To respond, players are sprucing up IT infrastructure. IMT Ghaziabad, for instance, has tied up with Cisco for its IT needs. It uses Webex technology for its academic offerings. Welingkar ups its technical prowess with customized ERP solution.
Three IIMs have tied up with Hughes Communication for virtual class facility. Not to be left behind, AIMA too is leveraging VSAT technology.
IT investment is expensive. IMT spends about a crore each year on upkeep, maintenance, upgrading and security of its IT infrastructure.
"Data security is important," says Dr AM Sherry, director, IMT, DLP. Welingkar also allocates a sum that is over a crore. Seven years back, IIM-B fitted up two classrooms with audio-video, smart boards and recording facility spending approximately Rs. 80 lakhs, sans equipment and broadband.
In the coming years, costs may dip. The falling prices of computer servers, network cables, routers and Internet is bringing the infrastructure costs down, says Shankar Venkatagiri, assistant professor, IIM- Bangalore.
So institutions can incorporate IT in all aspects of learning. But what about technological obsolescence which colleges may face, given the rapid change in tech industry? Prof Venkatagiri finds an answer in cloud computing for now. Among other benefits, storing documents on the cloud opens up a new world of possibilities, he says.
Generation Y is tech savvy. The 80's and 70's generation of distance learners too have made the switch to new Windows XP and its newer versions sans fuss. For them, it is easier to wade through iPads and android mobiles instead of traffic jams. And extract time for family, spending evenings at home without compromising on academic quality.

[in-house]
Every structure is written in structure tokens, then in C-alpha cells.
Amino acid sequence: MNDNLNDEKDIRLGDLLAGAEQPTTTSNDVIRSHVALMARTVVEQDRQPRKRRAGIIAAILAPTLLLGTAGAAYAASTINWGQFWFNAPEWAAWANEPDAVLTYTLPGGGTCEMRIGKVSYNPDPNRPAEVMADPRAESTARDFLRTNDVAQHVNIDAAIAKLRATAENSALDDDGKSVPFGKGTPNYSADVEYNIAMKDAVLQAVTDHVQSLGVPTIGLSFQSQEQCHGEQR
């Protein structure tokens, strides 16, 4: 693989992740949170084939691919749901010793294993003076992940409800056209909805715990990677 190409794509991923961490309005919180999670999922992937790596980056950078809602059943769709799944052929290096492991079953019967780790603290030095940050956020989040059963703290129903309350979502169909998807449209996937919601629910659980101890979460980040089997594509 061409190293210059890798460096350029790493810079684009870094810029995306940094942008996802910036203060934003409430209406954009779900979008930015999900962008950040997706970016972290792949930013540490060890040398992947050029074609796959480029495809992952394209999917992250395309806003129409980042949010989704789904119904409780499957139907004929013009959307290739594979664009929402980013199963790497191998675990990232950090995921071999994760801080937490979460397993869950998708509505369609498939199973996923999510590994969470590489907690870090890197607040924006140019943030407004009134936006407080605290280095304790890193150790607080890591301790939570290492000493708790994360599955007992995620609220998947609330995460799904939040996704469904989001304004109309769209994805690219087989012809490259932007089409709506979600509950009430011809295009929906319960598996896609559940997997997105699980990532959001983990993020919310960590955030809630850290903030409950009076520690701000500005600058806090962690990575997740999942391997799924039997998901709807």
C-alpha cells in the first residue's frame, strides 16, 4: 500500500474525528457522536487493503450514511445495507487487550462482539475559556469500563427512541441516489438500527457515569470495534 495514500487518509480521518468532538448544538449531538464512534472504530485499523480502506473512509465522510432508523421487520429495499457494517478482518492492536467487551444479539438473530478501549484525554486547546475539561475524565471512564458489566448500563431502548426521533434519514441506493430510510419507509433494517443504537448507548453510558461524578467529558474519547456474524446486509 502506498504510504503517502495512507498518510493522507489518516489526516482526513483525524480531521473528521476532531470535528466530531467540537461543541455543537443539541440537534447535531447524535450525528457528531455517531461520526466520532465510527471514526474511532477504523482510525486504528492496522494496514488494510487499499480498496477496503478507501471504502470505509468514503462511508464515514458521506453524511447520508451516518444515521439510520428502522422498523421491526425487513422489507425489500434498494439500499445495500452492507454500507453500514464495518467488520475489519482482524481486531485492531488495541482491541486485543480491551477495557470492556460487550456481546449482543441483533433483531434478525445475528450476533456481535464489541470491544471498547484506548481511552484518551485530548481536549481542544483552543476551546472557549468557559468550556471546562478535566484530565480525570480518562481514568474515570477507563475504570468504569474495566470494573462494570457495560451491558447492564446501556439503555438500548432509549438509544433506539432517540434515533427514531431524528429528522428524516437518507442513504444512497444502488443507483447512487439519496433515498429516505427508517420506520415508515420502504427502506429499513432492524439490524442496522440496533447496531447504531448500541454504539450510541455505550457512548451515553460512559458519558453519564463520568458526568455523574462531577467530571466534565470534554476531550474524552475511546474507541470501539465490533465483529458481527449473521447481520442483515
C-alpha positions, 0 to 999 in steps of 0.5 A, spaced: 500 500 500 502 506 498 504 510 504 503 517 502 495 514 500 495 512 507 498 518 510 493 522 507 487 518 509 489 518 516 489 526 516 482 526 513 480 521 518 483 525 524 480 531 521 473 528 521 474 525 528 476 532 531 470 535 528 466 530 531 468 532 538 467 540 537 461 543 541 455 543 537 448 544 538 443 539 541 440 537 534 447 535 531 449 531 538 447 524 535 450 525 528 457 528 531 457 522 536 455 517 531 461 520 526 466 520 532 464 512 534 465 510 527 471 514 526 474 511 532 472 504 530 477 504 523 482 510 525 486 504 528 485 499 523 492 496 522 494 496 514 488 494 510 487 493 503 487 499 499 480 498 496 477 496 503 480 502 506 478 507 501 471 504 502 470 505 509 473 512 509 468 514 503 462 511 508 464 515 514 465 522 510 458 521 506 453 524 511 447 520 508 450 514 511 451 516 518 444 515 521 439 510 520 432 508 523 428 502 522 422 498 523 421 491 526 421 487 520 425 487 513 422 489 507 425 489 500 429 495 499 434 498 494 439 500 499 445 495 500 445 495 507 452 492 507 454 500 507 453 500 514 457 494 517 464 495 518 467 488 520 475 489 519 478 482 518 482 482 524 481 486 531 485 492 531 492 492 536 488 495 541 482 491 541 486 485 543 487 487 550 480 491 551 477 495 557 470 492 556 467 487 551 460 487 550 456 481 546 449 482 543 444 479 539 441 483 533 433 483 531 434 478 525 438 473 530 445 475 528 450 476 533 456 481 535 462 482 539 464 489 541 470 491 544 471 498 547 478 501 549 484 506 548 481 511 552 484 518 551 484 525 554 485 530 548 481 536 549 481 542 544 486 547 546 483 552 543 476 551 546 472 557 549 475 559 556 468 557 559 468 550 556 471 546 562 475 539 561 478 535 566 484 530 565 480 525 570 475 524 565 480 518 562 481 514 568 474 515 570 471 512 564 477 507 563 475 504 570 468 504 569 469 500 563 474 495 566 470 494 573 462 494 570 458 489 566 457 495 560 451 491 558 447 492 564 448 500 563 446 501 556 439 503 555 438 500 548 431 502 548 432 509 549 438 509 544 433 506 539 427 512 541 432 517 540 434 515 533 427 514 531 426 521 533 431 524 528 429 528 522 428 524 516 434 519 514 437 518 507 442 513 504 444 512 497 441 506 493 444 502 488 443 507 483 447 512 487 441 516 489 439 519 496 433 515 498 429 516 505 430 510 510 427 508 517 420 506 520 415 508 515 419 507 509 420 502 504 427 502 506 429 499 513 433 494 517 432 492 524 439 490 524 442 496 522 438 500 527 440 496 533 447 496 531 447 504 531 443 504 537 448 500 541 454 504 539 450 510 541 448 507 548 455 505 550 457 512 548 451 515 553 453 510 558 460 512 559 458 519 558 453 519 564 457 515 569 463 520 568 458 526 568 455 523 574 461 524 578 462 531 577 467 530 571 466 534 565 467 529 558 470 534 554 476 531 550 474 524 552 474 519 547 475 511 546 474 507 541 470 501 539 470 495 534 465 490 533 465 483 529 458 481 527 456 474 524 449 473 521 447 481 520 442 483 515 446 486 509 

Prof Venkatagiri says that any conventional degree college with a generous management and a committed faculty can be transformed into a dynamic learning environment.
E-change in academic offerings
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Technology is changing the nature of academic offerings too. "Now instruction design has to be customized and precise," says Navyug Mohnot, CEO, QAI, which provides online training in software testing, quality management and others.
Gone are the days of rigid curricula. "The new order is a tailor-made content," says Swati Mujumdar, Principal Director, Symbiosis Open Education Society. The method of delivery too is undergoing a shift.
So is the role of faculty. A straitjacketed approach is an outgoing trend. Teachers have to slip into the new role of facilitators.
"A designer, moderator, guide and coach who is aware of the individual needs of each learner and cater to them," Prof Salunkhe sums up.
At school levels too, faculty role is being re-defined. "For e-tutorials an engaging teacher and a robust instruction design is a must," says Ciby James, director of Second School who runs centre-based online tutorials for Classes Four to 12. However, when it comes picking quality tutors, he says, "Only 8 percent of teacher applicants pass our screening test."
Yes, students are getting education at their doorstep. But unless they are self-motivated, the tech magic doesn't work. Studies are becoming student-centric, experts point out. This means, students have to be self-inspired to study.
Courtesy high-wiring, students can access a bouquet of courses in higher education soon. But the jury is still out if it can lead to META–style integration offering students inter-disciplinary programmes and credit transfer facilities.